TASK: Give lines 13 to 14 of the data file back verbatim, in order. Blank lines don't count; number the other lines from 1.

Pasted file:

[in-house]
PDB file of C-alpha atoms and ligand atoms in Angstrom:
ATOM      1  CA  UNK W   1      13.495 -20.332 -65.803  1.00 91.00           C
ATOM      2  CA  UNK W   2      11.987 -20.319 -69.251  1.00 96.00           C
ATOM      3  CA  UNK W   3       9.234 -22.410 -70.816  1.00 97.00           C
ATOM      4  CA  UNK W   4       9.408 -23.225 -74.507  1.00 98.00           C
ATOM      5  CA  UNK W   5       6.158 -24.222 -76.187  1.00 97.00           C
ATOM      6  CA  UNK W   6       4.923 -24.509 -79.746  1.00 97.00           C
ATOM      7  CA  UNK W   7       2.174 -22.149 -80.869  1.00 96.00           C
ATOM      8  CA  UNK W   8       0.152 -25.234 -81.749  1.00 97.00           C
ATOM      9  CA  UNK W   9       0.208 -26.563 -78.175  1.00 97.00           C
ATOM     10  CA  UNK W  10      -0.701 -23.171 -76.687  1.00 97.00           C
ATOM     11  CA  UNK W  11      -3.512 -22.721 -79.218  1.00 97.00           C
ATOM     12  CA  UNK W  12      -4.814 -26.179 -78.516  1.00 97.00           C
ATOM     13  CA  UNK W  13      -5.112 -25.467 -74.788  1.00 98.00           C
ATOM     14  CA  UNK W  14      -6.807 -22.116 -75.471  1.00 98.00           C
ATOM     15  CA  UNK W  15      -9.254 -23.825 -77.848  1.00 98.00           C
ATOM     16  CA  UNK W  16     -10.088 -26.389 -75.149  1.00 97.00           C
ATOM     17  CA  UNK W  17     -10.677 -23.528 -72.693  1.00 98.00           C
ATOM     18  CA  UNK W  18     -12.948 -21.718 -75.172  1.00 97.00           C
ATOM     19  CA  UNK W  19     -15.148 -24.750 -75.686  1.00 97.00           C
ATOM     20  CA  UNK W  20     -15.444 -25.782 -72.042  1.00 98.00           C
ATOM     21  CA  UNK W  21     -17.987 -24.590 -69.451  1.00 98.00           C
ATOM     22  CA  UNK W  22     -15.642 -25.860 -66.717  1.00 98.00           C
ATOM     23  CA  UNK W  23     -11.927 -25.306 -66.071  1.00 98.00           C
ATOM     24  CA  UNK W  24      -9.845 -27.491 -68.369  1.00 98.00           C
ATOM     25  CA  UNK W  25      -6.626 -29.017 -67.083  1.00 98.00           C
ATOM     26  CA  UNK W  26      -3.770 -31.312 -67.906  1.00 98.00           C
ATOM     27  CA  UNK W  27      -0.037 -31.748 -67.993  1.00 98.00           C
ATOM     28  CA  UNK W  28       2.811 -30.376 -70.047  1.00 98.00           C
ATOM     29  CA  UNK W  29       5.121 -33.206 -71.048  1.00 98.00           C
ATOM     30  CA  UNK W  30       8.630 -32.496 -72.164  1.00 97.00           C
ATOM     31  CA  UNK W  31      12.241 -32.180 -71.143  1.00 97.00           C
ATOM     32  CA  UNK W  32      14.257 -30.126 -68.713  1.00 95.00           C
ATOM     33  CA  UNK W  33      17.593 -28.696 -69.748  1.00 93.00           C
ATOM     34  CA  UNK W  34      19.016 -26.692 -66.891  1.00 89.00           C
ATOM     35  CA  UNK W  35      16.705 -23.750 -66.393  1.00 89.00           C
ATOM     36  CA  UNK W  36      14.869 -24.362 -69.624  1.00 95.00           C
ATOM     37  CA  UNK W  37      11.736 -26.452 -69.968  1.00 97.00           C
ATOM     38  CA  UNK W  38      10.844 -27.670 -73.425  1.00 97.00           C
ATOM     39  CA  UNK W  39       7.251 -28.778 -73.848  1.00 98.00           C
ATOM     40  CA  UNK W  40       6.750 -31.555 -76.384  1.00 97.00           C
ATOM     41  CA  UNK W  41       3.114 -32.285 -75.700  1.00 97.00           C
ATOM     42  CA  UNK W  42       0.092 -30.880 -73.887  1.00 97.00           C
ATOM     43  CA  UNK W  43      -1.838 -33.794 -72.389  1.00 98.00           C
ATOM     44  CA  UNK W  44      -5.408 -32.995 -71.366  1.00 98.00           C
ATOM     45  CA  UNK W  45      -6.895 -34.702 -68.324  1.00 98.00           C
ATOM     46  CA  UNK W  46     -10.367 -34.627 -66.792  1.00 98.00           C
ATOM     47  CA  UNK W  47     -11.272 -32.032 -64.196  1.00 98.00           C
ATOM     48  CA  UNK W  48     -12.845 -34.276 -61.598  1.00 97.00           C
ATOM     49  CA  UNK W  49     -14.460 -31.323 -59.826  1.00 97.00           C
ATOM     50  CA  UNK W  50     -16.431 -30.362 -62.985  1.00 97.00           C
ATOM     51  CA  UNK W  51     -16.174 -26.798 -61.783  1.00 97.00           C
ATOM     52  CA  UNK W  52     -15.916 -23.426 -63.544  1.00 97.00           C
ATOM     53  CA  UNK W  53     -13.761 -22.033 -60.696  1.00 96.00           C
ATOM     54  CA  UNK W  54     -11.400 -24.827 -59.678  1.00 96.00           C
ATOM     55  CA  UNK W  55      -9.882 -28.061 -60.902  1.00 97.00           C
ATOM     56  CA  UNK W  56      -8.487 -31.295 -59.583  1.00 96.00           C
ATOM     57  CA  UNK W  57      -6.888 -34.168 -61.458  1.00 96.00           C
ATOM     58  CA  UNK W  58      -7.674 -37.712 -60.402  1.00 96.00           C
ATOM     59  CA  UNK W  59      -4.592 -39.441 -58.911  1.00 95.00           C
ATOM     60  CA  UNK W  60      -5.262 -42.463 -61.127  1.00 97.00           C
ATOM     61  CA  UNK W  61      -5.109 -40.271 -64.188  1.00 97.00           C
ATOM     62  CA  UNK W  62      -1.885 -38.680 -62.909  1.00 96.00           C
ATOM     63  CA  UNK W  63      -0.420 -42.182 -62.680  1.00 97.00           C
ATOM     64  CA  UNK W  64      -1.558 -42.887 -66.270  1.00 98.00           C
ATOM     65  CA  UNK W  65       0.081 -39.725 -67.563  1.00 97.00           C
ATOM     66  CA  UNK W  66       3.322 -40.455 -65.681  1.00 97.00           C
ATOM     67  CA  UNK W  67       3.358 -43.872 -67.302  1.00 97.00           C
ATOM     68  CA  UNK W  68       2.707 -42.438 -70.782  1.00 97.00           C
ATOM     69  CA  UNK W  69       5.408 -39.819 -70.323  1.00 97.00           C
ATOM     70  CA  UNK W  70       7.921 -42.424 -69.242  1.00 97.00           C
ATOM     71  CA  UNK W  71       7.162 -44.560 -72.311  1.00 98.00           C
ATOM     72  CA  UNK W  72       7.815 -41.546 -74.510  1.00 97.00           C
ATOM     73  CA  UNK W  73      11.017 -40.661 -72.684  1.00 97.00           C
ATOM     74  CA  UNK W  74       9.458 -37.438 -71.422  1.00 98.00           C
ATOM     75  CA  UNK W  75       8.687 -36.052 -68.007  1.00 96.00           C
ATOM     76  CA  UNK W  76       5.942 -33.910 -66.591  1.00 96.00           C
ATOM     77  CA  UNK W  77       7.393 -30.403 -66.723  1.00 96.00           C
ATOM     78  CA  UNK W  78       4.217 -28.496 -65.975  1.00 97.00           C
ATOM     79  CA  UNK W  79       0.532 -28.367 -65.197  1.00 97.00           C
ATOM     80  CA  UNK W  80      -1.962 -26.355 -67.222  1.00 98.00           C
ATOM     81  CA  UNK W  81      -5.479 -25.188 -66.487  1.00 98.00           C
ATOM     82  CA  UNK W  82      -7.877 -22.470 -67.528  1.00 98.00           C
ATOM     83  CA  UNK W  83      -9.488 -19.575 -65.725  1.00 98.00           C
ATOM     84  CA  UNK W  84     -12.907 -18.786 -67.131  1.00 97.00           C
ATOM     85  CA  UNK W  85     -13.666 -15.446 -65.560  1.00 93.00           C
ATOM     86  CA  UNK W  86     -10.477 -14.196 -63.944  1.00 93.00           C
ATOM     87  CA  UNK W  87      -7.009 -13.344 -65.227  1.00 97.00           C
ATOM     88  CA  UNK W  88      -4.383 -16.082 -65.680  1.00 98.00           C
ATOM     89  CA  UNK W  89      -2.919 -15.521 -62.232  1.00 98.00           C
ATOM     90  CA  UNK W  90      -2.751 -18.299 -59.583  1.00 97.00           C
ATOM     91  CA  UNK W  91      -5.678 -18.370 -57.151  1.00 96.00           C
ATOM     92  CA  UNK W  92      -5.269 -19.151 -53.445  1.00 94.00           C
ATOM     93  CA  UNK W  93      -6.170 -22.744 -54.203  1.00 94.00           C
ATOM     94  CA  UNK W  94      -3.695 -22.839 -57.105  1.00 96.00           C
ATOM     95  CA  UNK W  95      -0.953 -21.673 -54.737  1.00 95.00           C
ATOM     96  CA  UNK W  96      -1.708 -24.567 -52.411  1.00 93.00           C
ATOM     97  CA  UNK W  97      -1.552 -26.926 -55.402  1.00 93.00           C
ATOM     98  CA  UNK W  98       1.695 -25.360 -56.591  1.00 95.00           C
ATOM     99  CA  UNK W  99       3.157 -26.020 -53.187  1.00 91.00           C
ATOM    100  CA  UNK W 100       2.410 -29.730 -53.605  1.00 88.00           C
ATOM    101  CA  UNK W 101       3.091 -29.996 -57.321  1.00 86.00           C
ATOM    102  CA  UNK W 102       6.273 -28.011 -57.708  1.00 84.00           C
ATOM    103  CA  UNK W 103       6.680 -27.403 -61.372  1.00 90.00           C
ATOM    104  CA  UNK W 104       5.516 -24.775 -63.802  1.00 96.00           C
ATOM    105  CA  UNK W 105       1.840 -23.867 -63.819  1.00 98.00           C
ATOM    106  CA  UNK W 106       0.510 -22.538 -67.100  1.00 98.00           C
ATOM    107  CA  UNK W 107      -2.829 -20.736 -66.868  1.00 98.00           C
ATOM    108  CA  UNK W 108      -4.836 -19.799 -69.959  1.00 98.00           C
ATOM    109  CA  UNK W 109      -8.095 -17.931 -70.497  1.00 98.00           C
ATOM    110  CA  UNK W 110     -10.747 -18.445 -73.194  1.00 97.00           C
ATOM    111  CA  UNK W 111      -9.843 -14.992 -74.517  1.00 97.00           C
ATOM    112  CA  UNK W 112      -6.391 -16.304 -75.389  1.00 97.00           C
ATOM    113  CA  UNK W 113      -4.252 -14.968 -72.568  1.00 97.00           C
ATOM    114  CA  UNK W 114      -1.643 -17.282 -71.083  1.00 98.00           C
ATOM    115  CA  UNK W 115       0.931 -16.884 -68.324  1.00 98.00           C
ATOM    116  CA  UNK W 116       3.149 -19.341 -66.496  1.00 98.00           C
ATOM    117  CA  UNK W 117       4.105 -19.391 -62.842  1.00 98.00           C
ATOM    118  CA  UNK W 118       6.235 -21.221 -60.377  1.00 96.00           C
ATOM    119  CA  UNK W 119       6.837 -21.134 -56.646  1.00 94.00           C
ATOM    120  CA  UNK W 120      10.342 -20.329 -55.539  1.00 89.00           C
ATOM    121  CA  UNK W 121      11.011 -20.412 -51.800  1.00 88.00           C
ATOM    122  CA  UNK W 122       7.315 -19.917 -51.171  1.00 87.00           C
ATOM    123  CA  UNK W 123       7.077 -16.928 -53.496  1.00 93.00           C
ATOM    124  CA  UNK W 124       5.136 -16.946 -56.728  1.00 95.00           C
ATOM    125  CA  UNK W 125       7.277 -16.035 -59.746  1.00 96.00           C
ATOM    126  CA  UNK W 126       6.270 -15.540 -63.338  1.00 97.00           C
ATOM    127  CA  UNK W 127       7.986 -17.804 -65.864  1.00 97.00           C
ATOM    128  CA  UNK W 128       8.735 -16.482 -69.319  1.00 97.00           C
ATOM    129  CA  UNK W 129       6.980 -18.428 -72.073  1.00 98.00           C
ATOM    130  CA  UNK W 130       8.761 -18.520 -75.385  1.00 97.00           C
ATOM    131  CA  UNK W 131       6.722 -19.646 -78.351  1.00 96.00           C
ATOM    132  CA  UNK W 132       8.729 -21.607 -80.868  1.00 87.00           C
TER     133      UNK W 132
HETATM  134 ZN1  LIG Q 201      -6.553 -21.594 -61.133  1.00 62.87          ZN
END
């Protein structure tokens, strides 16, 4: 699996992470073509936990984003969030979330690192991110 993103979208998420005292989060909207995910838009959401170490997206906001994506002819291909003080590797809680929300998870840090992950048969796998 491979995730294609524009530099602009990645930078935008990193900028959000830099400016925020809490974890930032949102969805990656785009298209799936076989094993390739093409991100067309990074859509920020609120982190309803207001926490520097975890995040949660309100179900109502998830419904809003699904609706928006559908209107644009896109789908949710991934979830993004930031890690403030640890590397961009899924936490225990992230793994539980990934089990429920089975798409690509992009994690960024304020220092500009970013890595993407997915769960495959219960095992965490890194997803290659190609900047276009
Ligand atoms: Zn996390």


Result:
ATOM     11  CA  UNK W  11      -3.512 -22.721 -79.218  1.00 97.00           C
ATOM     12  CA  UNK W  12      -4.814 -26.179 -78.516  1.00 97.00           C